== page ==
nep-gro New Economics Papers
on Economic Growth
Issue of 2017‒03‒19
five papers chosen by
Marc Klemp
Brown University

  1. On the Dispensability of New Transportation Technologies: Evidence from the Heterogeneous Impact of Railroads in Nigeria By Okoye, Dozie; Pongou, Roland; Yokossi, Tite
  2. Measuring Pro-Poor Growth in Egypt, Jordan, and Palestine By Ali Hashemi
  3. Capital Goods Trade, Relative Prices, and Economic Development By Mutreja, Piyusha; Ravikumar, B.; Sposi, Michael J.
  4. Political Instability, Uncertainty, Democracy, and Economic Growth in Egypt By Hossam ELdin Mohammed Abdelkader
  5. Algeria and the Natural Resource Curse: Oil Abundance and Economic Growth By Sidi Mohammed Chekouri; Abderrahim Chibi

  1. By: Okoye, Dozie; Pongou, Roland; Yokossi, Tite
    Abstract: Exploring heterogeneity in the impact of a technology is a first step towards understanding conditions under which this technology is conducive to economic development. This article shows that colonial railroads in Nigeria have large long-lasting impacts on individual and local development in the North, but virtually no impact in the South neither in the short run nor in the long run. This heterogeneous impact of the railway can be accounted for by the distance to ports of export. We highlight the fact that the railway had no impact in areas that had access to ports of export, thanks to their proximity to the coast and to their use of waterways, and that those areas barely adopted the railway as it did not reduce their shipping costs. Our analyses rule out the possibility that the heterogeneous impacts are driven by cohort effects, presence of major roads, early cities, or missionary activity, or by crude oil production.
    Keywords: Impact Heterogeneity, Colonial Investments, Railway, Africa, Long-run Effects, Development, Nigeria
    JEL: N3 N30 N37 N7 O1 O15 O18 R0
    Date: 2017–02–24
  2. By: Ali Hashemi (Ashland University, Ashland, OH)
    Abstract: This paper examines the pro-poorness of economic growth in Egypt, Jordan, and Palestine in the first decade of the twenty-first century. Based on Ravallion and Chen(2003)’s poverty reducing definition of pro-poorness which only requires reduction in poverty and ignores the distributional impact of growth, we characterize economic growth in all three countries throughout the decade as pro-poor, with the exception of Palestine during the first half of the decade. On the other hand, using Kakwani and Pernia (2000)’s definition which includes both poverty reduction and distributional aspects and characterizes a growth pattern as pro-poor only if it favors the poor, we find that only Egypt’s growth can be characterized as pro-poor for most combinations of poverty measures and poverty lines. Jordan’s growth, although remained high throughout the decade, can only be characterized as pro-poor in the second half of this period. Finally, neither Palestine’s economic downturn in the first half of the decade nor its following economic recovery in the second half can be characterized as pro-poor.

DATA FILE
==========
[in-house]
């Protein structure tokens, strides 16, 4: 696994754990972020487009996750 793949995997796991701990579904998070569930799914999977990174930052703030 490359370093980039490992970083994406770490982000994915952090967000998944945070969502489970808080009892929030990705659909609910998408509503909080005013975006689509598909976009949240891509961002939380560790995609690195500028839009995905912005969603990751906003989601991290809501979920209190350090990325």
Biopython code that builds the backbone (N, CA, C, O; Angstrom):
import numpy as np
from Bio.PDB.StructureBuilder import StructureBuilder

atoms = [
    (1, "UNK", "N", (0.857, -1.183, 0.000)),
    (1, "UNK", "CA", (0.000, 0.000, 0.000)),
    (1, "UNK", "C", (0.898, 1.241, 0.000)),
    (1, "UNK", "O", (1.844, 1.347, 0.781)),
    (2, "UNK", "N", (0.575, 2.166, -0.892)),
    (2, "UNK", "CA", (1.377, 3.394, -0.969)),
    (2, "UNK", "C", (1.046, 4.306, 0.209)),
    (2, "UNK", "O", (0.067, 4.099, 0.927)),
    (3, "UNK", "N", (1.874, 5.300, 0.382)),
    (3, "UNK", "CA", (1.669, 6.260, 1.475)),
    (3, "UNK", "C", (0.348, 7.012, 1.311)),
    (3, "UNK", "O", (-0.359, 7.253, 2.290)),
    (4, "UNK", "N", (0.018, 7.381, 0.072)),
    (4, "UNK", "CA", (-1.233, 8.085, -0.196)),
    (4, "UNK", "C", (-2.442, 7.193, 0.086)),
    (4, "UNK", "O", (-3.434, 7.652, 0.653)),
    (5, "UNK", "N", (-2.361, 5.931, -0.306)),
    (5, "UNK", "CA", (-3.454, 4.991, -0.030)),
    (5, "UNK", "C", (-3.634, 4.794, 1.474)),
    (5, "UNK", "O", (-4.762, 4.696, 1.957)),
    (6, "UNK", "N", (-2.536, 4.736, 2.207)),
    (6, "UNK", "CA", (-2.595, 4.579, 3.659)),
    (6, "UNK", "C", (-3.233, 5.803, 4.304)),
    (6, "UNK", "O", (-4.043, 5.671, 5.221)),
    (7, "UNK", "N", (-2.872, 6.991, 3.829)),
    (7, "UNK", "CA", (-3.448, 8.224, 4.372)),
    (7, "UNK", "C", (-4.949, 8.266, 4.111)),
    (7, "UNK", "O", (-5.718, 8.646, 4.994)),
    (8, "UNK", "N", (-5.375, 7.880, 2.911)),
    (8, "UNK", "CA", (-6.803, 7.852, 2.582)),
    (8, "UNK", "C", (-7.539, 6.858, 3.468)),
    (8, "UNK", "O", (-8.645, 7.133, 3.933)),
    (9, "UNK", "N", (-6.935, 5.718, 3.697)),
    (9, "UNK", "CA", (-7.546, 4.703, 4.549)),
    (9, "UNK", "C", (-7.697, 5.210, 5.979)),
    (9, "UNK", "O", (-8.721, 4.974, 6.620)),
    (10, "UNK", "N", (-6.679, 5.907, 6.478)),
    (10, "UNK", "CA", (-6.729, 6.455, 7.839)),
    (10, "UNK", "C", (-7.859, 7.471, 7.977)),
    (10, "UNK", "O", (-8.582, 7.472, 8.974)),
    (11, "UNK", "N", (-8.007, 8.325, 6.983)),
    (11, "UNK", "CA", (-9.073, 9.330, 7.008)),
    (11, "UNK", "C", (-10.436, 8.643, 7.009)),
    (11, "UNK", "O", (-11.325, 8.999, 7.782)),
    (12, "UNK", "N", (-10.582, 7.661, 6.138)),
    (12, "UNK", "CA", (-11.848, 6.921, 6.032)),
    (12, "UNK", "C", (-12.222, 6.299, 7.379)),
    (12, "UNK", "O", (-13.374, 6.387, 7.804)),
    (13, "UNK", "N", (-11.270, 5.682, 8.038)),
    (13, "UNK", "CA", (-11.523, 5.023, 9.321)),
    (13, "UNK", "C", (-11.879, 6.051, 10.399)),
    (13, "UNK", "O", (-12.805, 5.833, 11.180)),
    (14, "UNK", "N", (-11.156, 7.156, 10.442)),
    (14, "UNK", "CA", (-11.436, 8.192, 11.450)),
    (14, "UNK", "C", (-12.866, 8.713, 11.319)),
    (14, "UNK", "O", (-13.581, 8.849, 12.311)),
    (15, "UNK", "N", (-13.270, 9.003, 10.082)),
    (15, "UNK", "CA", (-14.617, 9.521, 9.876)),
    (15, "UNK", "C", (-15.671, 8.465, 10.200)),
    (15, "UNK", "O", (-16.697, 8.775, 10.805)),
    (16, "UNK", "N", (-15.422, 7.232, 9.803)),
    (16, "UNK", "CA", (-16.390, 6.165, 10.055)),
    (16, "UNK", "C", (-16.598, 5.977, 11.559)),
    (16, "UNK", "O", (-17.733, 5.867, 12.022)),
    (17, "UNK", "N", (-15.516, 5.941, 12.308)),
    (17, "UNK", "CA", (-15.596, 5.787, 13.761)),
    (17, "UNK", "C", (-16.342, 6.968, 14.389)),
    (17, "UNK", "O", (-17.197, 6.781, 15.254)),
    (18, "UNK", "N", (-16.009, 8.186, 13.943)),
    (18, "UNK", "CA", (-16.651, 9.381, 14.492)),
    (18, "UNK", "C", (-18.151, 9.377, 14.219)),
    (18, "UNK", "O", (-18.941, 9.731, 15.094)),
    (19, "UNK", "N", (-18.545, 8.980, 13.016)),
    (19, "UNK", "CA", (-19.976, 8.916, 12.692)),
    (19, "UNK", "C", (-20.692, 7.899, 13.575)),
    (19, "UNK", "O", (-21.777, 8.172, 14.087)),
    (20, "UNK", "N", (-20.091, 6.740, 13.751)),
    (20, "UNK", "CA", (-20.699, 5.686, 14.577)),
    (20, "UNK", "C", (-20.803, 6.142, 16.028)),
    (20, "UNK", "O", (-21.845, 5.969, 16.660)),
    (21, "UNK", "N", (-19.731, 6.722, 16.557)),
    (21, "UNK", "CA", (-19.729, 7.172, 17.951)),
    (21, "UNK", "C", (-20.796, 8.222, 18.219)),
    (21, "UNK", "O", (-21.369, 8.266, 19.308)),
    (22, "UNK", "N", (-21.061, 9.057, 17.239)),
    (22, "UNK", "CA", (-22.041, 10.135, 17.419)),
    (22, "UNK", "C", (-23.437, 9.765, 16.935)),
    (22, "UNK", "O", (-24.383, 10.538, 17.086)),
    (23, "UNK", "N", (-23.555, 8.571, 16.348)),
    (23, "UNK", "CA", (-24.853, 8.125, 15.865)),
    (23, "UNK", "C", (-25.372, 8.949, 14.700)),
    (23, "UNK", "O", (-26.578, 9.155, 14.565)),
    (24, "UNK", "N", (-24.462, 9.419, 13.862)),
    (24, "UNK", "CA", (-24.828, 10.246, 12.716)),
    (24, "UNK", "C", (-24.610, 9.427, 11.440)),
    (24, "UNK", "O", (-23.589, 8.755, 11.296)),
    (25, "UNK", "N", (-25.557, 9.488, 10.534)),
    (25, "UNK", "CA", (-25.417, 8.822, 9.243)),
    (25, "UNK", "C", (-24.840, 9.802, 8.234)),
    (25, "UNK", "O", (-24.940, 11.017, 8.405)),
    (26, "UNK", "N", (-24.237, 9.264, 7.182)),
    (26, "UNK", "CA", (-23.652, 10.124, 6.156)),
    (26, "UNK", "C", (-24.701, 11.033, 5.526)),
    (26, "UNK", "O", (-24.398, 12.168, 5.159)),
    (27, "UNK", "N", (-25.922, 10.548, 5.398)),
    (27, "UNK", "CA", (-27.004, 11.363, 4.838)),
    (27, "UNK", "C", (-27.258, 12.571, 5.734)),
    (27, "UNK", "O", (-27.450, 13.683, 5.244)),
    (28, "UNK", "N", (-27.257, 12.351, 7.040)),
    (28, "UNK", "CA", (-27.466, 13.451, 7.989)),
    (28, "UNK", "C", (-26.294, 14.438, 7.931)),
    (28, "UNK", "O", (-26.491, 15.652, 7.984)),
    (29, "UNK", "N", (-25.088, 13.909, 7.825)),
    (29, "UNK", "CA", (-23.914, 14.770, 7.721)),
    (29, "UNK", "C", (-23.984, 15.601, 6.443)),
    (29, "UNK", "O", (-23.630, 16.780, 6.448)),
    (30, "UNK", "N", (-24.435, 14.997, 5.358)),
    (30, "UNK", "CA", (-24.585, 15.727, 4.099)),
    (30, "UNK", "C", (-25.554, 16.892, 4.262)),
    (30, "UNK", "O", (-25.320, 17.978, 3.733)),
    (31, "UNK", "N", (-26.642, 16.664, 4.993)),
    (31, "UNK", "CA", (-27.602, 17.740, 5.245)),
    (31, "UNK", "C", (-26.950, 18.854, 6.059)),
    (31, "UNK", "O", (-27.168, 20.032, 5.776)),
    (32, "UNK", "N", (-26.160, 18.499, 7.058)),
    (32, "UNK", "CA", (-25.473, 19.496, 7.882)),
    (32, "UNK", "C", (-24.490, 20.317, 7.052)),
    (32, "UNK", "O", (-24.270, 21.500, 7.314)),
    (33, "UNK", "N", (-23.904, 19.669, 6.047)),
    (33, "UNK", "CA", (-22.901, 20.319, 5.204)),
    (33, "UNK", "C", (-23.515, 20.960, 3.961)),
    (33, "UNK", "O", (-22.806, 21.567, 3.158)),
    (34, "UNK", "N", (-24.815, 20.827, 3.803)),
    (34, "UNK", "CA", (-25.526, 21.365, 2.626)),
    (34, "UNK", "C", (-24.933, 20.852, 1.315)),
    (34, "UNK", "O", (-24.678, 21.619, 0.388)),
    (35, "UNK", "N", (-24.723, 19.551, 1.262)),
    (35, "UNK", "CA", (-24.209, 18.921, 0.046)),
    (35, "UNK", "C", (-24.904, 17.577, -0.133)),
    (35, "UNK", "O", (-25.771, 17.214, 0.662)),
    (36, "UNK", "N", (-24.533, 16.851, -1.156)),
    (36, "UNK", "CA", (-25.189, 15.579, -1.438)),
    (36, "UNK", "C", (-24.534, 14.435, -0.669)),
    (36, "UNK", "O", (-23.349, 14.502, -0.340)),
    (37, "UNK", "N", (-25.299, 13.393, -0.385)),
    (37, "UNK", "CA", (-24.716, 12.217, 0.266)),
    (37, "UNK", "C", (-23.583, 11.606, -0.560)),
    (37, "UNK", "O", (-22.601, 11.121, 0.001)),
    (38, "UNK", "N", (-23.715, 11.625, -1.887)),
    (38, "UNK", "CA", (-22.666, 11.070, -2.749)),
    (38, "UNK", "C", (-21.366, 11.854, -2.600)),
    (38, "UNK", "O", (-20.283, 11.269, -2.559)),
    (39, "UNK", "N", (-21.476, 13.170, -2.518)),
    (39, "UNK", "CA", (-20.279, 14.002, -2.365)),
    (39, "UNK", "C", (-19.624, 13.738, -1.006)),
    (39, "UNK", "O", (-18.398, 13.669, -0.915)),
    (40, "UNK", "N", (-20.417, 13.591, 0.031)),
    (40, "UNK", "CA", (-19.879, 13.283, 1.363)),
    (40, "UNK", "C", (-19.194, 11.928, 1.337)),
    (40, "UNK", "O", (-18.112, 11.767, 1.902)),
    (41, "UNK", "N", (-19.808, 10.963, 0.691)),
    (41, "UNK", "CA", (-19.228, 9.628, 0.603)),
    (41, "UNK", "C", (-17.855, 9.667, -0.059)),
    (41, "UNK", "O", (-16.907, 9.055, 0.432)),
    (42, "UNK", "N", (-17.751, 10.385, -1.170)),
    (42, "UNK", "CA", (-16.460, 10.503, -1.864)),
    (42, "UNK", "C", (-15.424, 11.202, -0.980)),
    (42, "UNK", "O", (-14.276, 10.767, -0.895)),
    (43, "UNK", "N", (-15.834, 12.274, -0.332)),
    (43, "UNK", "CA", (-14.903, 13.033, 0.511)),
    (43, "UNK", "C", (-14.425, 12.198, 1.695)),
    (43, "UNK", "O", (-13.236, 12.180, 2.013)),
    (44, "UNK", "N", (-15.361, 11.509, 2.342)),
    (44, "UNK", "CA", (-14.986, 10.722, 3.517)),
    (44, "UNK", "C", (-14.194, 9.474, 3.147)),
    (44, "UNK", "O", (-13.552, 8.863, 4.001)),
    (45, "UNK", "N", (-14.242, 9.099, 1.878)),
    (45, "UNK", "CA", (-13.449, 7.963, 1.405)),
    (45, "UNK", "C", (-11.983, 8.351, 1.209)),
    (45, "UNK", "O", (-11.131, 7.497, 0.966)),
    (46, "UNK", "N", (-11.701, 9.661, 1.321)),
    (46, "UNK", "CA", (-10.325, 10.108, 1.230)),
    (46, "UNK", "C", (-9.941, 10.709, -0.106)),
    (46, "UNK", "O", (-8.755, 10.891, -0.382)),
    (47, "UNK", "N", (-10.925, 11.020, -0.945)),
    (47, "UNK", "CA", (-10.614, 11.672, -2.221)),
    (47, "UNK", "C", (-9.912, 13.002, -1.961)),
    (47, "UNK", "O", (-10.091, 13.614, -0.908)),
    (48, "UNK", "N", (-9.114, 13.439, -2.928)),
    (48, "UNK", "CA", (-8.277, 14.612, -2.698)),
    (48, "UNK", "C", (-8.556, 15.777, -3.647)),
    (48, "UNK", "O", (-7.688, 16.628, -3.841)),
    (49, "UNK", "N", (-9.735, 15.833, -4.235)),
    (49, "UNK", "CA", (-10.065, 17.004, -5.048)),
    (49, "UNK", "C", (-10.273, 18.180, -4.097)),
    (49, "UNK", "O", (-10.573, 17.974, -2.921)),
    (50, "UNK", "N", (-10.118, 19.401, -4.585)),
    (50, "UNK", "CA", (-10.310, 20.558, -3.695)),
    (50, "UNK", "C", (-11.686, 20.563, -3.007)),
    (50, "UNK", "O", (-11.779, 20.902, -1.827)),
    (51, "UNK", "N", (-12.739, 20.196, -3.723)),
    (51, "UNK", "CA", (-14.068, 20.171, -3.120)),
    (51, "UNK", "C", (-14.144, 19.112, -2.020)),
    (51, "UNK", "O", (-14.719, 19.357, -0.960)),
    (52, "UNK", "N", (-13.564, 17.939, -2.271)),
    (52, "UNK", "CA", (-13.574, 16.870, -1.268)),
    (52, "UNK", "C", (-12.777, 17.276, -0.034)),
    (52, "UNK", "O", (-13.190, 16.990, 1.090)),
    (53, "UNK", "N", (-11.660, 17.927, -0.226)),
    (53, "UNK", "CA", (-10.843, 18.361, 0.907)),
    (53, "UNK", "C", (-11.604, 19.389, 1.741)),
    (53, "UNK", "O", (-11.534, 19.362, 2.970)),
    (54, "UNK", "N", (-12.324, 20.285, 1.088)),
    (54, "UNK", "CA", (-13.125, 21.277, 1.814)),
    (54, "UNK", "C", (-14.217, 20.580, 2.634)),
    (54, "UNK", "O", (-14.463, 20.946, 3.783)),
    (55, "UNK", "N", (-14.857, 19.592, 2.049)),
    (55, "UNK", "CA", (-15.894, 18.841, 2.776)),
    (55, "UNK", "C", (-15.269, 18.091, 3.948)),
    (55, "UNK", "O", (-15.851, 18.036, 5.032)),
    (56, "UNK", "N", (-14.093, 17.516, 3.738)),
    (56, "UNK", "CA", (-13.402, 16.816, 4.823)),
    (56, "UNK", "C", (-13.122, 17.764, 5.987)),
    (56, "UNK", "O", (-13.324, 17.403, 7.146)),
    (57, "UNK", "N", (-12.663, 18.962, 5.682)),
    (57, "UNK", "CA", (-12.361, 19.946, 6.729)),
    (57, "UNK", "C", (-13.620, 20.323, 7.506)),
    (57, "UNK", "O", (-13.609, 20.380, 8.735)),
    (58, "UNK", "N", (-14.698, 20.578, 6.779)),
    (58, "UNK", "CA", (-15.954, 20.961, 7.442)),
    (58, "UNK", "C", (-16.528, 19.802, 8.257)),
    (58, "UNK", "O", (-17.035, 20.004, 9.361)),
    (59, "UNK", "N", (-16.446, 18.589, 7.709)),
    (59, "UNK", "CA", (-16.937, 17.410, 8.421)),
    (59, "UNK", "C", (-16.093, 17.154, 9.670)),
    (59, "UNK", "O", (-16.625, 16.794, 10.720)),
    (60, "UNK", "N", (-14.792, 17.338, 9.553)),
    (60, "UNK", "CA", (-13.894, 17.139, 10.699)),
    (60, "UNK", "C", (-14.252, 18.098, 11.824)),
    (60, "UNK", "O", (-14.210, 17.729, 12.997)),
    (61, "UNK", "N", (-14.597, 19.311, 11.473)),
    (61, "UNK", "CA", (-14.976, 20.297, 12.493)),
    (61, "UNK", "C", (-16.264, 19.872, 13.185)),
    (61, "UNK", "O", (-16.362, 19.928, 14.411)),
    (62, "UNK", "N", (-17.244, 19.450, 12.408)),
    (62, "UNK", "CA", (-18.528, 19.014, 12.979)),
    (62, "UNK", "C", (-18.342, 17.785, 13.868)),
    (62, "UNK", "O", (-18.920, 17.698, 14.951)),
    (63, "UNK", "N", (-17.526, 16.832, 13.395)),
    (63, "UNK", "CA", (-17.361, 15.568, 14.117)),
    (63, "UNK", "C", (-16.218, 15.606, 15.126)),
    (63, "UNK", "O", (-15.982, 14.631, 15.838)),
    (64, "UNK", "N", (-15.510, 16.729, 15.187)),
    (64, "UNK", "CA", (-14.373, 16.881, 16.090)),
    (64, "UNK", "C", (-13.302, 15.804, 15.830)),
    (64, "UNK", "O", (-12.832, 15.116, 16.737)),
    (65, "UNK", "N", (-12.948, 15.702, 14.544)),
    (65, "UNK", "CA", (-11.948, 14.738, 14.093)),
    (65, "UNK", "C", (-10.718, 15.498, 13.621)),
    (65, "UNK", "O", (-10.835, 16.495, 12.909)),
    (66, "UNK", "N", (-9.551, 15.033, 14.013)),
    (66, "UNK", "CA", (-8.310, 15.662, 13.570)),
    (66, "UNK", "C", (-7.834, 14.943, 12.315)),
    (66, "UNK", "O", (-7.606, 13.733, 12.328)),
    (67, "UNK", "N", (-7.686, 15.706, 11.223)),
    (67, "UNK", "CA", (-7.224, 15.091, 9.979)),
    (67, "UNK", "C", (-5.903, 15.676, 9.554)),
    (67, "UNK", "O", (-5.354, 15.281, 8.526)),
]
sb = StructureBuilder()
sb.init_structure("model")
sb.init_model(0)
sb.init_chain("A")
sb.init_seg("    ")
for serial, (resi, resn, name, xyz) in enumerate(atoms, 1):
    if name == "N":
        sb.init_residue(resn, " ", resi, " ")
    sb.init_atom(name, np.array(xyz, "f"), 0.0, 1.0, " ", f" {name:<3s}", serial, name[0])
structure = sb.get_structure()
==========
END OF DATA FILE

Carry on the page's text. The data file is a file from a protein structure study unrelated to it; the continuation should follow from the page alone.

Date: 2016–06
  3. By: Mutreja, Piyusha (Syracuse University); Ravikumar, B. (Federal Reserve Bank of St. Louis); Sposi, Michael J. (Federal Reserve Bank of Dallas)
    Abstract: International trade in capital goods has quantitatively important effects on economic development through capital formation and aggregate TFP. Capital goods trade enables poor countries to access more efficient technologies, leading to lower relative prices of capital goods and higher capital-output ratios. Moreover, poor countries can use their comparative advantage—non-capital goods production—and increase their TFP. We quantify these channels using a multisector, multicountry, Ricardian model of trade with capital accumulation. The model matches several trade and development facts within a unified framework. Frictionless trade in capital goods reduces the income gap between rich and poor countries by 40 percent. More than half of the reduction in the income gap is due to the TFP channel.